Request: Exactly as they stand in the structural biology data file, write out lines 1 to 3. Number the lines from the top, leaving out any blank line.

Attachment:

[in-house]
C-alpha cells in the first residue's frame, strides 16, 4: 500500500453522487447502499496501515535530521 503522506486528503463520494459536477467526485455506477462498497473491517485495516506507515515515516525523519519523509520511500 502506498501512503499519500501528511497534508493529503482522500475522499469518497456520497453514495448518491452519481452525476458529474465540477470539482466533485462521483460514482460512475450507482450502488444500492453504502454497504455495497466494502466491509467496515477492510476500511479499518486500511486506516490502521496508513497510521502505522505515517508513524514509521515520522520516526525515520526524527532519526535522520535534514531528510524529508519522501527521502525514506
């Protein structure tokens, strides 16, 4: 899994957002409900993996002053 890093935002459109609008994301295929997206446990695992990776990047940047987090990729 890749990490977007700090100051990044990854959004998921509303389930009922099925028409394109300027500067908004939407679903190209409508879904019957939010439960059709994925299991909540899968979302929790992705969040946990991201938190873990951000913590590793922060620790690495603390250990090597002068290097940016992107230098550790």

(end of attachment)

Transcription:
[in-house]
C-alpha cells in the first residue's frame, strides 16, 4: 500500500453522487447502499496501515535530521 503522506486528503463520494459536477467526485455506477462498497473491517485495516506507515515515516525523519519523509520511500 502506498501512503499519500501528511497534508493529503482522500475522499469518497456520497453514495448518491452519481452525476458529474465540477470539482466533485462521483460514482460512475450507482450502488444500492453504502454497504455495497466494502466491509467496515477492510476500511479499518486500511486506516490502521496508513497510521502505522505515517508513524514509521515520522520516526525515520526524527532519526535522520535534514531528510524529508519522501527521502525514506
């Protein structure tokens, strides 16, 4: 899994957002409900993996002053 890093935002459109609008994301295929997206446990695992990776990047940047987090990729 890749990490977007700090100051990044990854959004998921509303389930009922099925028409394109300027500067908004939407679903190209409508879904019957939010439960059709994925299991909540899968979302929790992705969040946990991201938190873990951000913590590793922060620790690495603390250990090597002068290097940016992107230098550790």